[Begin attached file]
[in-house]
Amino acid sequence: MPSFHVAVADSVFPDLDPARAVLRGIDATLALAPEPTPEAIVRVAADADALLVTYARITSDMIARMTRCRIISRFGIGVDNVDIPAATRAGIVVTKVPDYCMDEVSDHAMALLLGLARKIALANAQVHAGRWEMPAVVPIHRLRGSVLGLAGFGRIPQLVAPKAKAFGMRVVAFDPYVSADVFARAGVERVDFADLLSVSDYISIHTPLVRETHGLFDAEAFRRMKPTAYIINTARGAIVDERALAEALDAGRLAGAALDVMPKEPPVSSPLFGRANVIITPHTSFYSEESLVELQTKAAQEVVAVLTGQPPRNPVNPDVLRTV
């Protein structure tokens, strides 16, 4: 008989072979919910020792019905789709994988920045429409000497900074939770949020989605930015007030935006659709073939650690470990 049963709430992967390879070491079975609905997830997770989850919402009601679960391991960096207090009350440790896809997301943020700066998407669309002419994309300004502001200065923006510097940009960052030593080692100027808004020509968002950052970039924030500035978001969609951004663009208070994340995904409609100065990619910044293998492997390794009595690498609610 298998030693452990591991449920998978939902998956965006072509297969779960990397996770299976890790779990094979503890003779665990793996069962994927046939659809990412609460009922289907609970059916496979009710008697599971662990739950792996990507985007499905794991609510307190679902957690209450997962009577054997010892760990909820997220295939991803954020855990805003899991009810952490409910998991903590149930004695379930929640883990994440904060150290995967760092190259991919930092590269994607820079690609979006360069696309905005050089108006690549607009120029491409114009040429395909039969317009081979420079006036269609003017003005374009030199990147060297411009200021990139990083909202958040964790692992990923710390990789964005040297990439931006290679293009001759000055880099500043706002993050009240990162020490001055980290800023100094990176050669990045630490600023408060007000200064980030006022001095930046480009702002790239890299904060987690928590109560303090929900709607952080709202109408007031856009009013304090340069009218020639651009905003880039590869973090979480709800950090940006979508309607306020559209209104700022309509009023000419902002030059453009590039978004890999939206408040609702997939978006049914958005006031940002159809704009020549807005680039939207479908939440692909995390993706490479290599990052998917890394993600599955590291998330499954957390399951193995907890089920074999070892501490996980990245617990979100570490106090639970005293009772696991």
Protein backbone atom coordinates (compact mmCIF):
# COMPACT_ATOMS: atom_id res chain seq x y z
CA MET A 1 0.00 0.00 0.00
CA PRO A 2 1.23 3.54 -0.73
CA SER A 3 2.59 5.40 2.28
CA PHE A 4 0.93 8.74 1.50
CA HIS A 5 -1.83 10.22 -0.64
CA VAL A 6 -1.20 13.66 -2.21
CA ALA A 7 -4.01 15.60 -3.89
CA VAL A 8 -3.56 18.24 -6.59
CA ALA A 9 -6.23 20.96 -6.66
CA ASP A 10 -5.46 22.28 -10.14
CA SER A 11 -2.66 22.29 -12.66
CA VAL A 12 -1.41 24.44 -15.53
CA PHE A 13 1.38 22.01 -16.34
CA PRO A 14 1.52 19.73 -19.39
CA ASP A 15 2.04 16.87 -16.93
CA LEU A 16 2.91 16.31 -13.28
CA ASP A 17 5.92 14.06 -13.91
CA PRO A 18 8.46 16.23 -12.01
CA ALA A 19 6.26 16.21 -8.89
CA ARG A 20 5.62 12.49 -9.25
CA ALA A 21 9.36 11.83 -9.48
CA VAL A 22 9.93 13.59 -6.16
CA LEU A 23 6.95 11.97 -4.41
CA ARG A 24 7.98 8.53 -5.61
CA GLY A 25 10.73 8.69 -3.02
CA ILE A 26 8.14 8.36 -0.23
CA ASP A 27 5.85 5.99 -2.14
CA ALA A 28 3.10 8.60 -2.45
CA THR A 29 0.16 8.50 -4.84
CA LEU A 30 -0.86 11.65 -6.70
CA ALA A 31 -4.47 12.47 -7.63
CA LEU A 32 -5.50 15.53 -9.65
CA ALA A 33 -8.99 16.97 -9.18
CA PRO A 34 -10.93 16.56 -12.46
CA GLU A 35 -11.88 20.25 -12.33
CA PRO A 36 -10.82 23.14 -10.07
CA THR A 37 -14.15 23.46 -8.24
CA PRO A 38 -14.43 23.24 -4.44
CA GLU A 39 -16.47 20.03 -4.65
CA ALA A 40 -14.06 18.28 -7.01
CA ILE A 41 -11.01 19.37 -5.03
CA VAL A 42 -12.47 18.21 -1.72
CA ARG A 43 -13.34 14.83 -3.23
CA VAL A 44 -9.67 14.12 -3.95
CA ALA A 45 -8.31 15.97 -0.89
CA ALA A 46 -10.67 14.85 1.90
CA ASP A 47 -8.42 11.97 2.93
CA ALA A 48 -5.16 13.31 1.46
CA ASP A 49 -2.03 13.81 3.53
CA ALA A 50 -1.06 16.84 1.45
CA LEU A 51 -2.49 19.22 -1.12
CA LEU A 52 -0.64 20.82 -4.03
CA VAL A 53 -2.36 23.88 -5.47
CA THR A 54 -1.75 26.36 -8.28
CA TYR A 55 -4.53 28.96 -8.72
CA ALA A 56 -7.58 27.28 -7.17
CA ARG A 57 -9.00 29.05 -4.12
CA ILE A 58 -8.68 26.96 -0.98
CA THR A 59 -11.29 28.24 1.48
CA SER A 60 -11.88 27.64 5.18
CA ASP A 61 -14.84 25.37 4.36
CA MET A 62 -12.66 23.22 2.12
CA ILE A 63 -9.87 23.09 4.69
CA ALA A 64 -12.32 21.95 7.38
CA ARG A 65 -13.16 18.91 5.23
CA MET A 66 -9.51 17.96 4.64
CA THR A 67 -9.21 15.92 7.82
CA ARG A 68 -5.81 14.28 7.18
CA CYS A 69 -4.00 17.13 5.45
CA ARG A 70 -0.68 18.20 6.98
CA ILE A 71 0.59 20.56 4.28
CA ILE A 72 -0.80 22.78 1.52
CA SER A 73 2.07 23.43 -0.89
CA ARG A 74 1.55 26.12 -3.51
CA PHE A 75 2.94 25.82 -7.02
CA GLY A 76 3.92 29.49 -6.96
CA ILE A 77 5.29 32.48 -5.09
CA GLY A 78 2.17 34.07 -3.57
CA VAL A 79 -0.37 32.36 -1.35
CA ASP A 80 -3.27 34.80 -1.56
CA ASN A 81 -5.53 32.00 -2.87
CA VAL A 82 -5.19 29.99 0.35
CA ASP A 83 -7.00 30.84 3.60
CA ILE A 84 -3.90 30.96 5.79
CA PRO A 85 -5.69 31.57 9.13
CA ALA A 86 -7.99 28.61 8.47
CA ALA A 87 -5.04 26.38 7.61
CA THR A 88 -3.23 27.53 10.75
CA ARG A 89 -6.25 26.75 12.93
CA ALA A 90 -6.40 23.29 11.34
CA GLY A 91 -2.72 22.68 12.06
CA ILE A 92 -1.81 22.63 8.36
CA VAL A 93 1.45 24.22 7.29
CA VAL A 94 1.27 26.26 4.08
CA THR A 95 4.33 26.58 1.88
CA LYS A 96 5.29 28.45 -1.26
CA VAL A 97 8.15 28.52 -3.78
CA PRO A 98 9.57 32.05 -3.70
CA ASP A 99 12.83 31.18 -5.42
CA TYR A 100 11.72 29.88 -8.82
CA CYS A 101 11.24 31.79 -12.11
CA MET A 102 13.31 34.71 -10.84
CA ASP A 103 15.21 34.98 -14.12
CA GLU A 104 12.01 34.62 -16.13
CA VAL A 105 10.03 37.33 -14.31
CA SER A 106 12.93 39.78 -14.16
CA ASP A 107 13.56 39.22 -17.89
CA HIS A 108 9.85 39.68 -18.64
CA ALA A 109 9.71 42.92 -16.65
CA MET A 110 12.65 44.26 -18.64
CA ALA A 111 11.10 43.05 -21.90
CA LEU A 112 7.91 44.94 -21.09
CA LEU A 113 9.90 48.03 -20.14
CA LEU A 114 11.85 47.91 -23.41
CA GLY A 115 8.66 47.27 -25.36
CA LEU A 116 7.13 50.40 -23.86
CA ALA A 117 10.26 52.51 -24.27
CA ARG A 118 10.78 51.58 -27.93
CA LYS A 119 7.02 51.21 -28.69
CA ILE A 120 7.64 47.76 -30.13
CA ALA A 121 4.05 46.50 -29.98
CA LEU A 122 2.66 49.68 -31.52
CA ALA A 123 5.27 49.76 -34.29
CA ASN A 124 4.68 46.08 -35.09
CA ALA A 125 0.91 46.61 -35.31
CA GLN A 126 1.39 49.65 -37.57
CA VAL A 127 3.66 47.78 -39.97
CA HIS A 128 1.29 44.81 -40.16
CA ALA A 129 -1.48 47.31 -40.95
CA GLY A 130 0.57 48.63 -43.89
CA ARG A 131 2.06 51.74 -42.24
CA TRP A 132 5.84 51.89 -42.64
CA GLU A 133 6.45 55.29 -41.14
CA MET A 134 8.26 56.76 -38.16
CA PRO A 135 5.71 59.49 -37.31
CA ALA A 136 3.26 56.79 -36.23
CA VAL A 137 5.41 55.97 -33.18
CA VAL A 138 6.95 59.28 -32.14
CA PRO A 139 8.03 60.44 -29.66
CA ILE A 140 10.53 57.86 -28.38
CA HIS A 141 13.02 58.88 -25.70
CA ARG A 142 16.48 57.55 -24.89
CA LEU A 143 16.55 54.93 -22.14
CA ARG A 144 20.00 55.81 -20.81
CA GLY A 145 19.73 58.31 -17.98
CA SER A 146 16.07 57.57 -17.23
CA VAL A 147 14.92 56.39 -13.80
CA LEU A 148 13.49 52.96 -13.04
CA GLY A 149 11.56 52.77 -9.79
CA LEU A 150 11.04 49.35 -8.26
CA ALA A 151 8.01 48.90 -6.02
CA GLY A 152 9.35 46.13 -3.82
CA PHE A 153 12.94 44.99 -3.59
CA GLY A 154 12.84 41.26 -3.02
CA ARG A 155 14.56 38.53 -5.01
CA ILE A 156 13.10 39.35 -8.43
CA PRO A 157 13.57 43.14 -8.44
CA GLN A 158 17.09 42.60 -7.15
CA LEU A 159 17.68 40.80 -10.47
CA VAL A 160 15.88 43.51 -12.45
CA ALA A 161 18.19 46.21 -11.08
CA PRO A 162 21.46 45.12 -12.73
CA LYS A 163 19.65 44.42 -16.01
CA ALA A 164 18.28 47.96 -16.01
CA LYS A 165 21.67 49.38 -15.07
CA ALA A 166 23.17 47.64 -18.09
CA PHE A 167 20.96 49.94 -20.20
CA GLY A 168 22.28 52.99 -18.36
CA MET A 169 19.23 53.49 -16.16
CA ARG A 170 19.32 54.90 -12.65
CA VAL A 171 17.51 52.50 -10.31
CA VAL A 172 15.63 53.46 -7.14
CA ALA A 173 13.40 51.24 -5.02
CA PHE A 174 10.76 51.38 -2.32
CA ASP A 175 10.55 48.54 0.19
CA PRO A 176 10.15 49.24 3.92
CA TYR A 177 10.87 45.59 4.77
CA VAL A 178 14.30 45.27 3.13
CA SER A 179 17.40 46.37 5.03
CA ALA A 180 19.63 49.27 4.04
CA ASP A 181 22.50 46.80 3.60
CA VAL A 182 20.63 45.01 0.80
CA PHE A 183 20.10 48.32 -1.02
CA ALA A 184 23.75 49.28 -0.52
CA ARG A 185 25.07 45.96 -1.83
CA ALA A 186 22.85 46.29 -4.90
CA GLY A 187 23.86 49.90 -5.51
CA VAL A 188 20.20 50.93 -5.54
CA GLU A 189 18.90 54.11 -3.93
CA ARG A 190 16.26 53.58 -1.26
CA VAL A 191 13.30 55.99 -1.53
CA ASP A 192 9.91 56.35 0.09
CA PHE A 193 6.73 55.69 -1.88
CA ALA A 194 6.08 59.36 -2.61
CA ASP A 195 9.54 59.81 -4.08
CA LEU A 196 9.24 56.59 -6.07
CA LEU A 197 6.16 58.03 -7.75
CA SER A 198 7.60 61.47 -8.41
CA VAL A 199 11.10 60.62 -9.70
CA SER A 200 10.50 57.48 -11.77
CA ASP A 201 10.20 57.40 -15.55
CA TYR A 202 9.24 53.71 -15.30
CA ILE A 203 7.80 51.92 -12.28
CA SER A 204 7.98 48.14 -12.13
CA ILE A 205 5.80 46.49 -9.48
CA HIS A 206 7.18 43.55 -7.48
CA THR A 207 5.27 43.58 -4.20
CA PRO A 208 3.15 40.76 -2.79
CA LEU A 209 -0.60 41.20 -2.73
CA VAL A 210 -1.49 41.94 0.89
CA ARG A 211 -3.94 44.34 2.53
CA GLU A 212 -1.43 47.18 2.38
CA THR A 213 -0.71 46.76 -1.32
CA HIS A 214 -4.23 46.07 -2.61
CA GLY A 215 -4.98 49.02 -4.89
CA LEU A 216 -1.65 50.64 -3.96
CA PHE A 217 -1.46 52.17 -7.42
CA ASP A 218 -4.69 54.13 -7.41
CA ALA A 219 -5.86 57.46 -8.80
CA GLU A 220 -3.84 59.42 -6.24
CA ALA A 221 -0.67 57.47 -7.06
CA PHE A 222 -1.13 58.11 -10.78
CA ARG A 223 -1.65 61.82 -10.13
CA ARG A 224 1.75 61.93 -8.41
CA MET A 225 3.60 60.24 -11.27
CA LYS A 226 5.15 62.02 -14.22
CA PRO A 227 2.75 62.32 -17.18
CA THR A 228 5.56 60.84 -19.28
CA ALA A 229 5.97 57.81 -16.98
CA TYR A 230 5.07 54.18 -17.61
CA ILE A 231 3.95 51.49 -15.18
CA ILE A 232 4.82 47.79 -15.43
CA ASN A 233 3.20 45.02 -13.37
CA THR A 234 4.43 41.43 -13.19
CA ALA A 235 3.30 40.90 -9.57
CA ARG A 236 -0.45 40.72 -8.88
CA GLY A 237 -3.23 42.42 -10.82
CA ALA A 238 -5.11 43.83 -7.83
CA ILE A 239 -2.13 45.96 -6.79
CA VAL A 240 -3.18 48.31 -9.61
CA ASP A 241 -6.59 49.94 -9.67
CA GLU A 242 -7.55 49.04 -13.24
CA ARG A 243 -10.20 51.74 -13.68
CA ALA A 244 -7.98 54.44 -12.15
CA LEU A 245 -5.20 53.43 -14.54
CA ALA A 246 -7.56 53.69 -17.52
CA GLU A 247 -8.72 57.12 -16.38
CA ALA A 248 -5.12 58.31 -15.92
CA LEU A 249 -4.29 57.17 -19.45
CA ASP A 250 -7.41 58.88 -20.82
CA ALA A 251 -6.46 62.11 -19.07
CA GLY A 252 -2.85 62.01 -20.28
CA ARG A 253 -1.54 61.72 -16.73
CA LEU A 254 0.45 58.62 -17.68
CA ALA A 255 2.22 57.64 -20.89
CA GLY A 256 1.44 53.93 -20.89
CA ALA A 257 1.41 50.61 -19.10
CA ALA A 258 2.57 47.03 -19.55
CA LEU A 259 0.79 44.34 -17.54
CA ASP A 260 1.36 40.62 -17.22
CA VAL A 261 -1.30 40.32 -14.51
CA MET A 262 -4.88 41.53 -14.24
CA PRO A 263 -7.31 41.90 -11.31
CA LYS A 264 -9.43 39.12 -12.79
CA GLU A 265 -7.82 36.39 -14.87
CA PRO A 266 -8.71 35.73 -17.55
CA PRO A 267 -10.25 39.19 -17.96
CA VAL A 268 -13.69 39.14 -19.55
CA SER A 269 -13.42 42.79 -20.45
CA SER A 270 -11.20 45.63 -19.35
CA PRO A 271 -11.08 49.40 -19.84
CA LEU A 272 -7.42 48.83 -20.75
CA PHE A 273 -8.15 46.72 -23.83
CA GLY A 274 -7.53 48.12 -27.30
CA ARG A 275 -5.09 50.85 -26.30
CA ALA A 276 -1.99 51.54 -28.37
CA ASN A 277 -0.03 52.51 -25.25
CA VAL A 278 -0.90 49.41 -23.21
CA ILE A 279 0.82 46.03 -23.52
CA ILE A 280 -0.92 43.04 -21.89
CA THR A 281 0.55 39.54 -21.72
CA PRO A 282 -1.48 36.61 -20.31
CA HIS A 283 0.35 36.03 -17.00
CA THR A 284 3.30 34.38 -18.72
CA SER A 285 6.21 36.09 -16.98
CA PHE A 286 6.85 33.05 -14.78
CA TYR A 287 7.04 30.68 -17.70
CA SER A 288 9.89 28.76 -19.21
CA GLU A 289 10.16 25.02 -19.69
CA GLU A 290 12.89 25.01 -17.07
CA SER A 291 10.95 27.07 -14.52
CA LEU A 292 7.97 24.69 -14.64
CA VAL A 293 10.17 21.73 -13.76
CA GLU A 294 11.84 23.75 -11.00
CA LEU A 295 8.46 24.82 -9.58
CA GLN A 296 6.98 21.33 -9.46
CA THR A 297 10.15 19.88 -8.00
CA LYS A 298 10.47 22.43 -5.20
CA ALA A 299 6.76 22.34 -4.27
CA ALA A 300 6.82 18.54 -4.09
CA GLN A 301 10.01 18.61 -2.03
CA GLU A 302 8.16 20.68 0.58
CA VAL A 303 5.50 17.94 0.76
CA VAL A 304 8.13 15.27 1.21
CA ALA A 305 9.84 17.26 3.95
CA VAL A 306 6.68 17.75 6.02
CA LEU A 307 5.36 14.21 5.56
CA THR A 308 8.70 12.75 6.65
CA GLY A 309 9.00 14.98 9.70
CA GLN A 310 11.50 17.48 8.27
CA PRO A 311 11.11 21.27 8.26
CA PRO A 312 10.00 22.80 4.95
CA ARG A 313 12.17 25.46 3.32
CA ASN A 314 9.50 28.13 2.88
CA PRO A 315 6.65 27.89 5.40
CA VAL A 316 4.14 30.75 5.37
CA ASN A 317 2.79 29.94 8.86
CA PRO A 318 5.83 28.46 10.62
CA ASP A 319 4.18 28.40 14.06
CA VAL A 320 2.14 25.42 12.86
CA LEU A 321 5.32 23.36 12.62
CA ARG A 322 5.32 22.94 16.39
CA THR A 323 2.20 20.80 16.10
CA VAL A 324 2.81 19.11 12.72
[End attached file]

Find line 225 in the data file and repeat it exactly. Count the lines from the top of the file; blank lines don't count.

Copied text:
CA GLU A 220 -3.84 59.42 -6.24